A group of 40 Canadian Anglicans, many under 35, have taken steps to review church structures through a consultation held in Mississauga, Jan. 8 to 10.
The consultation on church structures was mandated by Vision 2019, the Anglican Church of Canada’s visioning document, which was adopted in 2010.
Facilitated by Janet Marshall and Rhonda Waters, the consultation aimed to “help the church shape General Synod’s structures to achieve the ministry priorities of the General Synod to embody God’s call into mission.”
In a report back to General Synod staff, Archbishop Hiltz summarized these commitments from the meeting:
Within the next year, General Synod will
- Re-examine current governance through standing committees, which oversee departmental work, and move towards more task forces and commissions, which work with defined mandates and timelines.
- Overhaul the information technology infrastructure at Church House, including adding new technologies that enable long-distance meetings.
- Establish covenants with dioceses about financial commitments and pieces of program work.
- Increase partnerships with full communion partner the Evangelical Lutheran Church in Canada in the areas of communications, stewardship, theological education, worship, and youth ministry.
- Establish new trusts with new financial resources for emerging priorities, including, for example, the church’s partnership with the Episcopal Church of Cuba. The consultation noted that too much of the church’s ministry is done with “old money,” said the Primate.
In the next year or two, General Synod will
- Review how to communicate the stories of General Synod in order to generate revenue streams in new and creative ways. The Primate acknowledged that the Gifts for Mission gift guide is a step in this direction, but more improvement is needed.
By General Synod 2016, General Synod will
- Review the size and frequency of General Synod national meetings. The Primate noted that the church’s constitution says meetings could be spaced up to five years apart, at the discretion of the Council of General Synod (COGS).
- Consider more decentralized structures for program work, for example, having certain program offices based in other parts of the country.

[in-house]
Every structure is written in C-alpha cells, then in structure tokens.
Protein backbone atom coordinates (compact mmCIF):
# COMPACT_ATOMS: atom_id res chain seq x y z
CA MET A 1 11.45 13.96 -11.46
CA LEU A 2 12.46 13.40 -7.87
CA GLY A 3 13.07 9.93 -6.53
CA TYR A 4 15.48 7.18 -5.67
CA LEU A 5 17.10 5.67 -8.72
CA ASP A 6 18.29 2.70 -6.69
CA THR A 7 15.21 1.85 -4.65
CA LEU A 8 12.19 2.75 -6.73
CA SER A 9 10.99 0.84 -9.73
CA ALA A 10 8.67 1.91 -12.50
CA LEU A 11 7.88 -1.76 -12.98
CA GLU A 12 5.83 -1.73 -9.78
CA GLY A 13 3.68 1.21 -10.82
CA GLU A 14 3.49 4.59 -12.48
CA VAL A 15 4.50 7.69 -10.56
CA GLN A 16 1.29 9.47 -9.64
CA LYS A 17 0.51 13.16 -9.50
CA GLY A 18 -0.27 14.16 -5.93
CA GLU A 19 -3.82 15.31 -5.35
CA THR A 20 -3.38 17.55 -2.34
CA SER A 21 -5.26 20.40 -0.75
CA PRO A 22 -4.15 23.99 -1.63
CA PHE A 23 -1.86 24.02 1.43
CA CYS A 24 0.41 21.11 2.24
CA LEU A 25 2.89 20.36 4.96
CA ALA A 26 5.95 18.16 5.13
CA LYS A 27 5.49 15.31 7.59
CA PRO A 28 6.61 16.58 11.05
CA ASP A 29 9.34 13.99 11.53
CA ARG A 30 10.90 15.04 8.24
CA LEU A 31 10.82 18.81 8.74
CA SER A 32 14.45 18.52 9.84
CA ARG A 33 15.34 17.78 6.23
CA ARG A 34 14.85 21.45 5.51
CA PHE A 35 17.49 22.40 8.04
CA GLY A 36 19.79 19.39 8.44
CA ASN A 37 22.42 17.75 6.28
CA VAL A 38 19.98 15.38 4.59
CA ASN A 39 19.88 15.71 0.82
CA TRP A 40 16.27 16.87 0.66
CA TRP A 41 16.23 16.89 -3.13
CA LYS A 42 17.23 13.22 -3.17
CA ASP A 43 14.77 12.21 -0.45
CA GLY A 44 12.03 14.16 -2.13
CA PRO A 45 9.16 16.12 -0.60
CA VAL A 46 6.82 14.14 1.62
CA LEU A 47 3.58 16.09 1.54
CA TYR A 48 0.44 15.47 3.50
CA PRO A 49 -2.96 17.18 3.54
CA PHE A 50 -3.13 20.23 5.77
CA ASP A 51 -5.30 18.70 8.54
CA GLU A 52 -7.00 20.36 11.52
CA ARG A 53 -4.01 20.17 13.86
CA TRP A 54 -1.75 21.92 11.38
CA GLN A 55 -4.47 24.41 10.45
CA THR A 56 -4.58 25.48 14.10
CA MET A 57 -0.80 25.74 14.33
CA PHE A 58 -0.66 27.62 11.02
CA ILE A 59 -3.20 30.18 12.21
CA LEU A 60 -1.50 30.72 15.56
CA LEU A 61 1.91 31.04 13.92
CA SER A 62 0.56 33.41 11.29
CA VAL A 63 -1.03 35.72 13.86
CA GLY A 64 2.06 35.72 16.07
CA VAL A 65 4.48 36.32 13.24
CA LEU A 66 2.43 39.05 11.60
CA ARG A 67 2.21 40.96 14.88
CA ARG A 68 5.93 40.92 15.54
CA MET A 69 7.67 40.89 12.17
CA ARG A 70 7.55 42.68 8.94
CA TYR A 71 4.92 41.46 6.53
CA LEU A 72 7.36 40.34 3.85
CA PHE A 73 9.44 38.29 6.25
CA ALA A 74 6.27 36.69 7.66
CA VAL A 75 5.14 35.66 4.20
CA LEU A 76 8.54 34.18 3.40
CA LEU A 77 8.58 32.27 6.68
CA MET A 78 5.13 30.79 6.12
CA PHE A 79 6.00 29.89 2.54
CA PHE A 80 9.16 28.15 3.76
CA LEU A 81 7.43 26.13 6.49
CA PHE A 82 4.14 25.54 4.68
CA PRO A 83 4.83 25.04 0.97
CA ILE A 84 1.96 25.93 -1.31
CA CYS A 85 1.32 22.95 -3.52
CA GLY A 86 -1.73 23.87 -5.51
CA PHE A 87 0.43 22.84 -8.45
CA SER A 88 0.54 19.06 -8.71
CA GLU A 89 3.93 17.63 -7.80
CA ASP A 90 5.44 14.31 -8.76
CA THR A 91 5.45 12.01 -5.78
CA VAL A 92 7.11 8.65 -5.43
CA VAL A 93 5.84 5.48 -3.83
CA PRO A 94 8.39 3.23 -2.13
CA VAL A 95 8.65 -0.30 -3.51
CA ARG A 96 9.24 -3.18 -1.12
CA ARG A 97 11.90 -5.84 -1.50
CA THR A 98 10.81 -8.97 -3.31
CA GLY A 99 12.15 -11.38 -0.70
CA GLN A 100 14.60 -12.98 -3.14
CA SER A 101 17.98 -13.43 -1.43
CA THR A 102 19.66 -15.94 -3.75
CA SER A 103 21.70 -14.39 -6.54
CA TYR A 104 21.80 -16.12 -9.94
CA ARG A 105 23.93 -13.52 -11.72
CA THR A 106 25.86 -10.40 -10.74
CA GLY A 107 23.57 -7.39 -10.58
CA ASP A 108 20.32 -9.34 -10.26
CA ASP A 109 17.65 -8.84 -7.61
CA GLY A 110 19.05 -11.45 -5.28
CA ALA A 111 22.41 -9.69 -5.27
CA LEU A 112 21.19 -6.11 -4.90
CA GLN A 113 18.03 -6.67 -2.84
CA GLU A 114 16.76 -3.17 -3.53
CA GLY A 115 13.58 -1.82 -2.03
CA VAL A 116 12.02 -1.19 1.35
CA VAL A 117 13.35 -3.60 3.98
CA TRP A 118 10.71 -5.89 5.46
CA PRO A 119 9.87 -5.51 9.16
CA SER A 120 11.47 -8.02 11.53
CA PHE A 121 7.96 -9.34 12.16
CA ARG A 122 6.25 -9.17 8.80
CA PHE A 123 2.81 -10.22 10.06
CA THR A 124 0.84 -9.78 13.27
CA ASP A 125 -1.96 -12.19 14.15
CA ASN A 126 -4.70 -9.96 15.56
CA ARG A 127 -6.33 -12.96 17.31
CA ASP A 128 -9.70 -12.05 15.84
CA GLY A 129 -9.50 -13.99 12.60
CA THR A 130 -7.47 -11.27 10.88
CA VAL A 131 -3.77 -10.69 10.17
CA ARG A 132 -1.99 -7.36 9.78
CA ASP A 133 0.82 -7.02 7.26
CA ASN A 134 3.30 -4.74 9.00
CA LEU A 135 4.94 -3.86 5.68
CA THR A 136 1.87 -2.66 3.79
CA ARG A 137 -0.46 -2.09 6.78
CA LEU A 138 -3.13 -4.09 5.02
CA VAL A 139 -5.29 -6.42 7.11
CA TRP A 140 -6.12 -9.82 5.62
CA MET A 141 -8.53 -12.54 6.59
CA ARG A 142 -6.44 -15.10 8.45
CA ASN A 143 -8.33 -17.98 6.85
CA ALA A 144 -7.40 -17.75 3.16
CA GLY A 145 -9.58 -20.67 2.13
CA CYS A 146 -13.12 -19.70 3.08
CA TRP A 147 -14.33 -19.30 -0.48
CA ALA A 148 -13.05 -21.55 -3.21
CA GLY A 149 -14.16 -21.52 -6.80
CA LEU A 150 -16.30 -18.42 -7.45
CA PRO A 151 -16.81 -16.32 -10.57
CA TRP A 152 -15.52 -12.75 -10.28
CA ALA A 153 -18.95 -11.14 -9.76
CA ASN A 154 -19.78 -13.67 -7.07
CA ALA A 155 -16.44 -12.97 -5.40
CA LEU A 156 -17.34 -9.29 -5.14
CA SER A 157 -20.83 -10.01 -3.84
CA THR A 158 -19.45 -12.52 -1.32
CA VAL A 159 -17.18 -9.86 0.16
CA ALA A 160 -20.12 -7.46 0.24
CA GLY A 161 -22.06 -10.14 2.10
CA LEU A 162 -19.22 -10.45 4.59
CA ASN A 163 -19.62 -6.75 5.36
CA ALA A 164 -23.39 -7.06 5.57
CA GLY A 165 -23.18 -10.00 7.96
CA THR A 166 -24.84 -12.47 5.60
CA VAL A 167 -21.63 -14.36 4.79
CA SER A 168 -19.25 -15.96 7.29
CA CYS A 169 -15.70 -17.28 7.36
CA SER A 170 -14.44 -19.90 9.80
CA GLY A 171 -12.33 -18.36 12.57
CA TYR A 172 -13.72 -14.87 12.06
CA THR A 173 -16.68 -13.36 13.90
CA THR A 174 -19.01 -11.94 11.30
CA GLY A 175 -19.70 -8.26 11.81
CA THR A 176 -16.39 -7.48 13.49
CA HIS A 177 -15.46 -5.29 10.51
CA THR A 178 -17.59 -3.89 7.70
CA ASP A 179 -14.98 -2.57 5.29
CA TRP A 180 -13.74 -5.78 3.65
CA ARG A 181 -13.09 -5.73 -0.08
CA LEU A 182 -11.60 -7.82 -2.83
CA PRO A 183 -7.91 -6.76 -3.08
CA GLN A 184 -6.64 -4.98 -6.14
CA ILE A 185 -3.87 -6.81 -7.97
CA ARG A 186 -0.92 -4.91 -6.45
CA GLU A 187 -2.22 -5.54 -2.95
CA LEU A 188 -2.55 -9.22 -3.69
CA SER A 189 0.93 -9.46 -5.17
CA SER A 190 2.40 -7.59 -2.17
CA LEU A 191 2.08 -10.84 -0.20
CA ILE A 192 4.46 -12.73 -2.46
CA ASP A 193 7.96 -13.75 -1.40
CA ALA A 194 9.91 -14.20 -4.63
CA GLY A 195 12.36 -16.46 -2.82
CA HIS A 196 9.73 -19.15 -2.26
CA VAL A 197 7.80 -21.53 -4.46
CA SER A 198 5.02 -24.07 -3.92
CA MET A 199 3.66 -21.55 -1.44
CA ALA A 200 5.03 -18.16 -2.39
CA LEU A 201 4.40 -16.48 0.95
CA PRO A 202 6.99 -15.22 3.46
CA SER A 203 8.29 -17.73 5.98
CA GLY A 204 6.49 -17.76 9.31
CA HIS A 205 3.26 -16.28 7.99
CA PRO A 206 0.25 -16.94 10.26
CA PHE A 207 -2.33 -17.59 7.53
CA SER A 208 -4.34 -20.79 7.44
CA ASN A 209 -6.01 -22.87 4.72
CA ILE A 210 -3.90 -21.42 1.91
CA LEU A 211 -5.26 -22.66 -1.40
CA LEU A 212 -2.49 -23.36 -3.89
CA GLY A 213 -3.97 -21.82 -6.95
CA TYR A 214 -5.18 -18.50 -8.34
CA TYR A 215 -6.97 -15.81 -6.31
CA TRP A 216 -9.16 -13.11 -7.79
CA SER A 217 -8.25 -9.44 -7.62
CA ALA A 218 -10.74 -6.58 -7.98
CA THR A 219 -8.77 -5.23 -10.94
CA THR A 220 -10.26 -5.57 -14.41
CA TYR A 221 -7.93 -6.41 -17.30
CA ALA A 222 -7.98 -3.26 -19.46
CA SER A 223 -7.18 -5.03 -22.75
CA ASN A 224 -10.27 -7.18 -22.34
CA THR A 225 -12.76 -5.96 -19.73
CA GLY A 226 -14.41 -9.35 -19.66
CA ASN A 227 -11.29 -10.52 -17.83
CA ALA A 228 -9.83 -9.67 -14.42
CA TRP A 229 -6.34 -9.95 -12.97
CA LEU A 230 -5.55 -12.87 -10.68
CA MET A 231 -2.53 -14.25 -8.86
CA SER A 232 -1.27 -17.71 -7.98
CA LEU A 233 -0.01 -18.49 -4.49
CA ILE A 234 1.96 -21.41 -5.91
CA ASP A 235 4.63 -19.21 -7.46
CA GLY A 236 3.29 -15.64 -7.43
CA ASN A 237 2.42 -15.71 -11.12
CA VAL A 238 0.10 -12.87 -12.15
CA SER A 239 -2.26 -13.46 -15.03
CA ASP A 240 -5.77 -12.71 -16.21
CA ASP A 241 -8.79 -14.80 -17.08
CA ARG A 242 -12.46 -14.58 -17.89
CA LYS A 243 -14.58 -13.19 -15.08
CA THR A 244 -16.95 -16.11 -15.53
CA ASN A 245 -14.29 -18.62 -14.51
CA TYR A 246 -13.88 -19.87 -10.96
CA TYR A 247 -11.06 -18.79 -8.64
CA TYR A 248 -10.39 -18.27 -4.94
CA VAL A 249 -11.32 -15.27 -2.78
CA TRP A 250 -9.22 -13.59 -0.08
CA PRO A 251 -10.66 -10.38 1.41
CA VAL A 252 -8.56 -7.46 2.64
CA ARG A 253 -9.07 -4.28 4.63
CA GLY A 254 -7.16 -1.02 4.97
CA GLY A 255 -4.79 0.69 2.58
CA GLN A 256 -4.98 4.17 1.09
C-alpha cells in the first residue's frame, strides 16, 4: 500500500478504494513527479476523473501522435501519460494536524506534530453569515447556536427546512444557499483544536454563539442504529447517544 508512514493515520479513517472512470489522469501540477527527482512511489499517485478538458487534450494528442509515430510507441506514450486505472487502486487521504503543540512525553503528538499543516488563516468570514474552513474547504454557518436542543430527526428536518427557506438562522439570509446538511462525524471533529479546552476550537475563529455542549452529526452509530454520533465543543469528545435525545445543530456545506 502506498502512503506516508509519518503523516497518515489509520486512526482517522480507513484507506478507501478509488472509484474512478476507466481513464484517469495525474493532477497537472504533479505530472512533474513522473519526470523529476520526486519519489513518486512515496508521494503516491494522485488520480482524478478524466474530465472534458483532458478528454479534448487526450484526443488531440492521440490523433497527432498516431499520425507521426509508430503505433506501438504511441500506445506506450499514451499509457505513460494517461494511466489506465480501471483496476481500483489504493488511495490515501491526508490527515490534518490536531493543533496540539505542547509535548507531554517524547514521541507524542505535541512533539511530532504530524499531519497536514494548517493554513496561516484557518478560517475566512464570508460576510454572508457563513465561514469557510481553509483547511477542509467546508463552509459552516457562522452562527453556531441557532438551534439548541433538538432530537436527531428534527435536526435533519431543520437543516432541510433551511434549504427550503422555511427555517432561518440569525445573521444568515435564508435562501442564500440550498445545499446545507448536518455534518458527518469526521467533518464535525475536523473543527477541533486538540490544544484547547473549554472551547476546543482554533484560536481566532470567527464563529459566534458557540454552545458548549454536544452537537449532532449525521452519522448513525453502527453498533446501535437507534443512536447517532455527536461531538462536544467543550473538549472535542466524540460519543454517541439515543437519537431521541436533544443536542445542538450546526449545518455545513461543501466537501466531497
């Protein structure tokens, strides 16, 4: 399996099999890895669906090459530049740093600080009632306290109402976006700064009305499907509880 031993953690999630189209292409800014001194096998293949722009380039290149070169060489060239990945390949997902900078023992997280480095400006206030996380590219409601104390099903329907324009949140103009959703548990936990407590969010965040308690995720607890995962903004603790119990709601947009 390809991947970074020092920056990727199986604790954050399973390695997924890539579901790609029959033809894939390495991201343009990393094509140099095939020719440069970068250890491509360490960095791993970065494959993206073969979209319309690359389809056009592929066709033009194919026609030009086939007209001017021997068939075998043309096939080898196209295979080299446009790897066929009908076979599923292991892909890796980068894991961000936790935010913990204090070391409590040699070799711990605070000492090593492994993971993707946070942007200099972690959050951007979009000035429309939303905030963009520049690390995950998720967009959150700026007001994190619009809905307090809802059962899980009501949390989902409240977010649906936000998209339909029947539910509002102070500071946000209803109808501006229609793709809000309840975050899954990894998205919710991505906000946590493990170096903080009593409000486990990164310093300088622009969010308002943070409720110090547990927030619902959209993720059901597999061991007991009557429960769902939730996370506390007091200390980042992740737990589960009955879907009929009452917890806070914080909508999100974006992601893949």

At the report back to staff, the Primate said this process will eventually affect the staffing of General Synod, although it is too early to know specifics. He said that he and the General Secretary, the Ven. Dr. Michael Thompson, are committed to help all staff cope with this anxiety.
Declining finances are a major reason why General Synod is working to restructure. The fall meeting of the Council of General Synod approved a transitional budget of $12.82 million with a deficit of $513,000. Revenues in 2012 had dropped more quickly than expected, mainly because of a decline in diocesan contributions.
A working group has now been appointed to review material from the recent consultation and refine recommendations for the March, 2013, COGS meeting. Members are Monica Patten (Ottawa), Melissa Green (Anglican Parishes of the Central Interior), Bishop Colin Johnson (Toronto), Jane Osler (Diocese of New Westminster), Cynthia Haines-Turner (Western Newfoundland), and the Rev. David Giffen (Toronto). Their first meeting is in Toronto, Jan. 24.
Recommendations from the spring 2013 COGS meeting will inform decisions at General Synod/Joint Assembly 2013. After this, COGS will meet again in November 2013 and their decisions will inform the creation of the 2014 budget.
“I’m glad the call for the consultation has been honoured in a good way,” said Archbishop Hiltz.
“I’m very grateful for the participation of everyone who was there, very grateful for those that remembered us in their prayers, and grateful that we’re emerging from this consultation feeling hopeful for the next steps in the journey.”
The Primate noted that the consultation included “superb” liturgical highlights, including a Eucharist and silence for meditation, each day at noon.
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